Higher risk of zinc deficiency in New Zealand Pacific school children compared with their Māori and European counterparts: a New Zealand national survey.Br J Nutr. 2011 Feb; 105(3):436-46.BJ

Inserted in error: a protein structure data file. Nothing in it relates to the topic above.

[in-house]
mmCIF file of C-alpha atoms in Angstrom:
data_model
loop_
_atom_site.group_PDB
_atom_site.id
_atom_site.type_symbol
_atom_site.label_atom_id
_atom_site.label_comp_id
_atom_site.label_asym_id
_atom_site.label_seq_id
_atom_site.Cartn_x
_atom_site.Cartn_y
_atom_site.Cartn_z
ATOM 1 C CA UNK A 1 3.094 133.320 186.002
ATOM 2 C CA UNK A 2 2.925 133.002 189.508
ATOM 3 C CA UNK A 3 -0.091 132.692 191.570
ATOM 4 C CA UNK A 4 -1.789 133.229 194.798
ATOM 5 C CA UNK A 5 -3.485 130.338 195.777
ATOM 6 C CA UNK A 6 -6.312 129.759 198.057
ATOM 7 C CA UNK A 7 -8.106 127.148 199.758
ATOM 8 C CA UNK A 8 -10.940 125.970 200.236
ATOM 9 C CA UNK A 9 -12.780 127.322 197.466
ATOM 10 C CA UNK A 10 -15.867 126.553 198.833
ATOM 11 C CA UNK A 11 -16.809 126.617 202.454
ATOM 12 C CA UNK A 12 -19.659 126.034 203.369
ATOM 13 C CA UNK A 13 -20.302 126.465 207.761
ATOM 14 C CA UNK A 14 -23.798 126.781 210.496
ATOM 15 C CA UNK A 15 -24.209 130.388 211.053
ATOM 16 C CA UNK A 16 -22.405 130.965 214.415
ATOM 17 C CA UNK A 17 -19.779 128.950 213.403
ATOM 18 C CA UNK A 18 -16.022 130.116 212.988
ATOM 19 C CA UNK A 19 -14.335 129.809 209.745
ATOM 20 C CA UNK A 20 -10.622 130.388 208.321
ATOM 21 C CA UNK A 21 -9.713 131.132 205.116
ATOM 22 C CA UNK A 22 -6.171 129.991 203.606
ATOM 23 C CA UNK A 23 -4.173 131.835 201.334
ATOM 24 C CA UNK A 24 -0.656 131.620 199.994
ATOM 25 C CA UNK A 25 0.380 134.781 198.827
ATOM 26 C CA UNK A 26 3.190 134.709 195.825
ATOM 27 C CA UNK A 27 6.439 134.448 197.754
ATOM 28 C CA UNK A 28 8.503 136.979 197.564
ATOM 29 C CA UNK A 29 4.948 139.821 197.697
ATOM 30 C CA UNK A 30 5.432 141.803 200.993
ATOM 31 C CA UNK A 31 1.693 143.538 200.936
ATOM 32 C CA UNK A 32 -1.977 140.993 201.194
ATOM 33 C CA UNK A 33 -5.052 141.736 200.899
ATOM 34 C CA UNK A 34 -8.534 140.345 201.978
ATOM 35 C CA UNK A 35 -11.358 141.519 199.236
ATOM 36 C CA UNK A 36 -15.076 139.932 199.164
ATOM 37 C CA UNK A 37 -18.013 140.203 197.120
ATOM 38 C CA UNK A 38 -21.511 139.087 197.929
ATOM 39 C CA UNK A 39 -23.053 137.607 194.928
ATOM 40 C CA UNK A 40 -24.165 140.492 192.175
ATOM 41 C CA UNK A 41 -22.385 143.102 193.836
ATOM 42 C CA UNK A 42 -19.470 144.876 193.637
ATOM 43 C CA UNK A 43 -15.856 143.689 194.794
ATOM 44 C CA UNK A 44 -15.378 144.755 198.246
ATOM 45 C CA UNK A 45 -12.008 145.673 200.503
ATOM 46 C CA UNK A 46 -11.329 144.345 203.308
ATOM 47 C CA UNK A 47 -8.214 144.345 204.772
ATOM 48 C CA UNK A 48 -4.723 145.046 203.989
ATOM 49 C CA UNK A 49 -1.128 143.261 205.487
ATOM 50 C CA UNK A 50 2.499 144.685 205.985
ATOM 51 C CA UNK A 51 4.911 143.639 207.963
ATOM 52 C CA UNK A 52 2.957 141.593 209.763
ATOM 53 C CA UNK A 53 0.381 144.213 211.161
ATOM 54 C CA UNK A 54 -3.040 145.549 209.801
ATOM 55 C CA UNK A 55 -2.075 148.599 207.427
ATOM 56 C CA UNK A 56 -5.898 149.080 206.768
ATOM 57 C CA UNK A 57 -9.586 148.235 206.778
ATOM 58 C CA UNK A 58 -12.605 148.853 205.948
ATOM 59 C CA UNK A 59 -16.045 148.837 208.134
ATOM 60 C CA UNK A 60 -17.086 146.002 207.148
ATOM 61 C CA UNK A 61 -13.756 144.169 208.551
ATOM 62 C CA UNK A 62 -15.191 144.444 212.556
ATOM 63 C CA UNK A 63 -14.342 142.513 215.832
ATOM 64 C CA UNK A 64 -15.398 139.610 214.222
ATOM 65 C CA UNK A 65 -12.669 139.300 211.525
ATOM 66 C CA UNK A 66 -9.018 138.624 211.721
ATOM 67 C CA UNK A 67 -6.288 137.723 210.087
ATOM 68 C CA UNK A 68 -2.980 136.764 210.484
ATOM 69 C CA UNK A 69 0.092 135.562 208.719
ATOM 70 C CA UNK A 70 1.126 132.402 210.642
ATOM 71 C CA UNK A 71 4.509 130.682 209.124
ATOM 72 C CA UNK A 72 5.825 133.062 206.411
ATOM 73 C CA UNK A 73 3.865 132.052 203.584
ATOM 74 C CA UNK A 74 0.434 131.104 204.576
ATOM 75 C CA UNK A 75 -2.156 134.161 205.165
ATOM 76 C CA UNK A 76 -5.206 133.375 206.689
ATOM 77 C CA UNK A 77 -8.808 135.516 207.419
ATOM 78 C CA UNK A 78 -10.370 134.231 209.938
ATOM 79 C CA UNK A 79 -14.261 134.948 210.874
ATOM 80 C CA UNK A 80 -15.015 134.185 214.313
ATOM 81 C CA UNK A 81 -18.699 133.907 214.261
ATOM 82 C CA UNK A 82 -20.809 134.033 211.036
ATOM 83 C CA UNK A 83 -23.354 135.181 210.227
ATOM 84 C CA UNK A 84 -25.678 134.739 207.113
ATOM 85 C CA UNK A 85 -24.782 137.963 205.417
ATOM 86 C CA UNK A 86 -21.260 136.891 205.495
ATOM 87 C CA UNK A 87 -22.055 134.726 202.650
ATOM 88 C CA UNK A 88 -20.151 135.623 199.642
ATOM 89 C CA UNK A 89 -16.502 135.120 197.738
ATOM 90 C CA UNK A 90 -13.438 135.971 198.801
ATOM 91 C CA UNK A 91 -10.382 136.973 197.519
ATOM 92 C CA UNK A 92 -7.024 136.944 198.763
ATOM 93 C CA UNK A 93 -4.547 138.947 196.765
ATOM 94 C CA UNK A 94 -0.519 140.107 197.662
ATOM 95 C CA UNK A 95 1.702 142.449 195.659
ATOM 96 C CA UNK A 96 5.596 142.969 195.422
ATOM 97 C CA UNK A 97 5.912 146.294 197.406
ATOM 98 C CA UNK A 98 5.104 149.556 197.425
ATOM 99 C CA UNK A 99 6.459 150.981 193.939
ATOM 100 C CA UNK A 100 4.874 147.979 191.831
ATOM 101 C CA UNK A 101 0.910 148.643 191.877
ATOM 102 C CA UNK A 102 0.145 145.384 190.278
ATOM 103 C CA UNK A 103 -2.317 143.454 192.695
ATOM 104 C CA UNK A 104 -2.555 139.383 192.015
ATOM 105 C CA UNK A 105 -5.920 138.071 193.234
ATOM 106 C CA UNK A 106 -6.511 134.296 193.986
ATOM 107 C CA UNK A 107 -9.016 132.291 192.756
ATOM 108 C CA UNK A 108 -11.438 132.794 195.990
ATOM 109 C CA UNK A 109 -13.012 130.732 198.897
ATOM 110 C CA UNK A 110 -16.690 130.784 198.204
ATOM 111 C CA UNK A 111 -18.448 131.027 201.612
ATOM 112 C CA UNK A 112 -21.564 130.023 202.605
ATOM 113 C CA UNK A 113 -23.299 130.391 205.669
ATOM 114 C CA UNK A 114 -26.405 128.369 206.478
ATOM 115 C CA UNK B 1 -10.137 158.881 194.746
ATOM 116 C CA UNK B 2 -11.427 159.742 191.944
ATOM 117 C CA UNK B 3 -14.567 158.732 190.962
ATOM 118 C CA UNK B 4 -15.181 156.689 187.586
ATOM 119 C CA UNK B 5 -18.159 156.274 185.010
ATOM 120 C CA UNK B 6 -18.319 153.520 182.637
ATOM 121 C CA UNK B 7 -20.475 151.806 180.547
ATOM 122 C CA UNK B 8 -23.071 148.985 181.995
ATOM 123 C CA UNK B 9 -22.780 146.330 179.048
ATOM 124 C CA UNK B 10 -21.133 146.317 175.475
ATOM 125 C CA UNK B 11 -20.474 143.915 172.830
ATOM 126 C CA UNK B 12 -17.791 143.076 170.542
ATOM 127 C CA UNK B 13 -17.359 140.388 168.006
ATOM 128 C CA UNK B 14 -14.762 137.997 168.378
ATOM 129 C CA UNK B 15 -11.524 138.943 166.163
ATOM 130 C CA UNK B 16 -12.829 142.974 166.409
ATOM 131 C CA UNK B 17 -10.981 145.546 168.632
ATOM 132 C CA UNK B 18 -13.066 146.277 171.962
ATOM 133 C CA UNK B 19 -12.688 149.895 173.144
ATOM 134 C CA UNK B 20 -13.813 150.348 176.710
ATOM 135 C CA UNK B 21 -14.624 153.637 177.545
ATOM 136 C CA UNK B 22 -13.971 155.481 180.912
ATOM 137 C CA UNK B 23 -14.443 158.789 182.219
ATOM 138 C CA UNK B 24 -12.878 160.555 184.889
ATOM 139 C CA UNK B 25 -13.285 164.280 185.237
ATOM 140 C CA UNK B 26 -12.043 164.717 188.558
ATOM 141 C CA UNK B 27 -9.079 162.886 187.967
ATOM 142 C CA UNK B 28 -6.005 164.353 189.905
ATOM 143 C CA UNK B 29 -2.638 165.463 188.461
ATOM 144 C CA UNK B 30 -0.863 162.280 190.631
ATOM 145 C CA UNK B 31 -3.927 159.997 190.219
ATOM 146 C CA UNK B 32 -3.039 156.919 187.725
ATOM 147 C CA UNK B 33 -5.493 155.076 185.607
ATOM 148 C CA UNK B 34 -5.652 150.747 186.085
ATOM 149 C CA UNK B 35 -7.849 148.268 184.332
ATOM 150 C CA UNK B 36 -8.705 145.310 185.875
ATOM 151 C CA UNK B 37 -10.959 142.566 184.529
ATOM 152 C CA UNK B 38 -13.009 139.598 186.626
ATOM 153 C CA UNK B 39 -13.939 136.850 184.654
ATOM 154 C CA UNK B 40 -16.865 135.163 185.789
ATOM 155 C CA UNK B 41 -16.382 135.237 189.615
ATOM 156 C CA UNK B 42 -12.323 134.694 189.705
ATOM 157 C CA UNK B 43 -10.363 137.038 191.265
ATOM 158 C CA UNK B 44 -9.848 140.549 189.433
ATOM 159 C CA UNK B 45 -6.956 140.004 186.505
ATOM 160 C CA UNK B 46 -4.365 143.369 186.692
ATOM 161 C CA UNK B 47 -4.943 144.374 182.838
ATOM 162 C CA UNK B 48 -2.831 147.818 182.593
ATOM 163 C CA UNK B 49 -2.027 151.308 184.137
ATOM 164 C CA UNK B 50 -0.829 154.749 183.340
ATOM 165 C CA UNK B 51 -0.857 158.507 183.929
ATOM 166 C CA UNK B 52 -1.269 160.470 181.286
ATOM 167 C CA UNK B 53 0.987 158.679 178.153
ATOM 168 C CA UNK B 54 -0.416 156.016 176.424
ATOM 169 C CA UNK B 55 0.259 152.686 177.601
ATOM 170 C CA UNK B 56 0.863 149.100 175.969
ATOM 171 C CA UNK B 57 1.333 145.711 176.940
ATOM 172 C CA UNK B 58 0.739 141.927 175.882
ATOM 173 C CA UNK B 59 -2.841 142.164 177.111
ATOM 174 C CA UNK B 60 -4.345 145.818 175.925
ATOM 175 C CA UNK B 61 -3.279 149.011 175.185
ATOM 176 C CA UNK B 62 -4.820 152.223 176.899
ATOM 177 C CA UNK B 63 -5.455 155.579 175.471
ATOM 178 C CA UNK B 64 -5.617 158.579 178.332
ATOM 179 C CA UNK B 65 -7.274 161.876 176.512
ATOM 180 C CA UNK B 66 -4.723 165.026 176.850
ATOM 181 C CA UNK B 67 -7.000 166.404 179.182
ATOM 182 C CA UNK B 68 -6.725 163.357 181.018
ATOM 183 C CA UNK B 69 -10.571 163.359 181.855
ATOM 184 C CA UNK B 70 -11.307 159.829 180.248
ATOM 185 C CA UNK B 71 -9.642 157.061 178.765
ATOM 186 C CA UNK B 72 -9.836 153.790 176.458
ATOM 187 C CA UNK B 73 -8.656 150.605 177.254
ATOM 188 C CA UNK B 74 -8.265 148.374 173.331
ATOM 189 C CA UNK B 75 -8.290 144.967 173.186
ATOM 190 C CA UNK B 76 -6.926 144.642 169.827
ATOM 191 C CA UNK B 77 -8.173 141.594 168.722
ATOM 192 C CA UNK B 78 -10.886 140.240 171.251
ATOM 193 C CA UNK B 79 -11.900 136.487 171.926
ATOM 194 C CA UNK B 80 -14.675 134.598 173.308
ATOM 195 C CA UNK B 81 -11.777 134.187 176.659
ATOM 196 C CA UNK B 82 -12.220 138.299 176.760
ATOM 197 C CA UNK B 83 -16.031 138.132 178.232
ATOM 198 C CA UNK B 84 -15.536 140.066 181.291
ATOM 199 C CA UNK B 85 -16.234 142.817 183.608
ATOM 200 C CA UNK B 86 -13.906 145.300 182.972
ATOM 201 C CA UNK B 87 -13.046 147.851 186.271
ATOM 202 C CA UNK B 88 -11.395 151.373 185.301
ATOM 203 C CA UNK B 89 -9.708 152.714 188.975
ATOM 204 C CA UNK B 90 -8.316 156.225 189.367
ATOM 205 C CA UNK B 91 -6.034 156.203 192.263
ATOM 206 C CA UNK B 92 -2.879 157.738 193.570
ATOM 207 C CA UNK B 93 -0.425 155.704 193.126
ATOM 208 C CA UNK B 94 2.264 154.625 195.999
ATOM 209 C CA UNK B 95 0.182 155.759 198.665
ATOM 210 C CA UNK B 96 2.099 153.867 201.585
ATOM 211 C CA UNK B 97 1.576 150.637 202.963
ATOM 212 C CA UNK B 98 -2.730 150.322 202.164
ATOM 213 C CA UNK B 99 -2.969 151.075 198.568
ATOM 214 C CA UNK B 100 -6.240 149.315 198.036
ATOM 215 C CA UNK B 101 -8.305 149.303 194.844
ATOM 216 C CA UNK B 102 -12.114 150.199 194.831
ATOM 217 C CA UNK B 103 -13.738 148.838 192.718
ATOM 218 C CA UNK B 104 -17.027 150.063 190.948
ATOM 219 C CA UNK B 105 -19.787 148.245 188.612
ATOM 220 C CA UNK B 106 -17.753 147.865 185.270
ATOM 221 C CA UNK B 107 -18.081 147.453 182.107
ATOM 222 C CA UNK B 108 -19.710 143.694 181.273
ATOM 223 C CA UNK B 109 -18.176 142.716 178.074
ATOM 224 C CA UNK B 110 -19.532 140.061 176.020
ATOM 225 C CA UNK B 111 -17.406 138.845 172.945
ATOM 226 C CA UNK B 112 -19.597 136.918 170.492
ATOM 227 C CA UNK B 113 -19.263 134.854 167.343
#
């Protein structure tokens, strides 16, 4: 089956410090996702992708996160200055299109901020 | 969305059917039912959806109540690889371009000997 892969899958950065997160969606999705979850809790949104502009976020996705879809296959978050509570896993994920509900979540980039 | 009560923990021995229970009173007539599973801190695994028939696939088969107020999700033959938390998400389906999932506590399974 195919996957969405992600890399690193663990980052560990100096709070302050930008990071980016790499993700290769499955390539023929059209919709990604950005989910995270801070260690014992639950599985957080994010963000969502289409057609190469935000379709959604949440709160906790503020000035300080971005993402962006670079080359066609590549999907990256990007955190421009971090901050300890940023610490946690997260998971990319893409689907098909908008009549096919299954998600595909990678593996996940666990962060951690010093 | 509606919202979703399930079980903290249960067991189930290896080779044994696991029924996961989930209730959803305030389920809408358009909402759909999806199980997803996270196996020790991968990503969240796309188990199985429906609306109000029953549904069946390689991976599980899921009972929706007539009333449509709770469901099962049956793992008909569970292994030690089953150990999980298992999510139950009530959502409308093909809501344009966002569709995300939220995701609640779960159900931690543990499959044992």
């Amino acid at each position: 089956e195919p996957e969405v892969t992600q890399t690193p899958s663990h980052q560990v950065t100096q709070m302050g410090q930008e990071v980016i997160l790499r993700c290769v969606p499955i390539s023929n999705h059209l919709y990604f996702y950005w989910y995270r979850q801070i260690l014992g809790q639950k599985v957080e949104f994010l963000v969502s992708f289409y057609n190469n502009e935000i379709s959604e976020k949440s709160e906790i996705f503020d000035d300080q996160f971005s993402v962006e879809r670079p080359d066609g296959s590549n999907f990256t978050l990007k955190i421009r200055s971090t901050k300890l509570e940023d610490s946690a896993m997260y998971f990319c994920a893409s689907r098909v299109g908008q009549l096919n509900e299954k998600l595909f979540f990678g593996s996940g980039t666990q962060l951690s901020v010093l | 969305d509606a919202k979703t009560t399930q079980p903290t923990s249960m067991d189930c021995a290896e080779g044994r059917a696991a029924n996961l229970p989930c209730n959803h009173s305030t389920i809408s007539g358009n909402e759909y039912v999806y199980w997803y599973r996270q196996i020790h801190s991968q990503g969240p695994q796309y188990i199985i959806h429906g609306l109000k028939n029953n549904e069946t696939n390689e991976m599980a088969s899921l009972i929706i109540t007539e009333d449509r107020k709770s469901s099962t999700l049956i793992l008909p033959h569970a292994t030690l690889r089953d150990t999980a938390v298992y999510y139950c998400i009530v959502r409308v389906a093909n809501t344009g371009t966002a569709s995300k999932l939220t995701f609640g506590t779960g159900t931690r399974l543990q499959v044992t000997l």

Few multi-ethnic national surveys have examined Zn nutriture, despite its importance for optimal growth and development during childhood. We assessed the Zn status of urban and semi-urban children aged 5-15 years from three ethnic groups in New Zealand (NZ) in the 2002 Children's National Nutrition Survey and investigated the factors predisposing them to Zn deficiency. In a 10-month cross-sectional survey, Pacific and Māori children were over-sampled permitting ethnic-specific analyses. Anthropometry, serum Zn and Zn intakes via 24 h recalls were measured. Anthropometric z scores were highest in Pacific children. Overall, mean adjusted serum Zn at 11 years was for males and females, respectively: 11·9 (95% CI 11·5, 12·3) and 12·5 (95% CI 12·0, 12·9) μmol/l in NZ European and Other (NZEO) children (n 395); 11·9 (95% CI 11·4, 12·4) and 12·0 (95% CI 11·4, 12·5) μmol/l in Māori children (n 379); and 11·5 (95% CI 11·1, 11·9) and 11·4 (95% CI 11·1, 11·8) μmol/l in Pacific children (n 589). The predictors of serum Zn were age, serum Se and sex for NZEO children; serum Se and age for Pacific children; and none for Māori children. Pacific children had the highest prevalence of low serum Zn (21 (95% CI 11, 30) %), followed by Māori children (16 (95% CI 12, 20) %) and NZEO children (15 (95% CI 9, 21) %). Prevalence of inadequate Zn intakes, although low, reached 8% for Pacific children who had the lowest Zn intake/kg body weight. Pacific boys but not girls with low serum Zn had a lower mean height-for-age z-score (P < 0·007) than those with normal serum Zn. We conclude that the biochemical risk of Zn deficiency in Pacific children indicates a public health problem. However, a lack of concordance with the risk of dietary Zn inadequacy suggests the need for better defined cut-offs in children.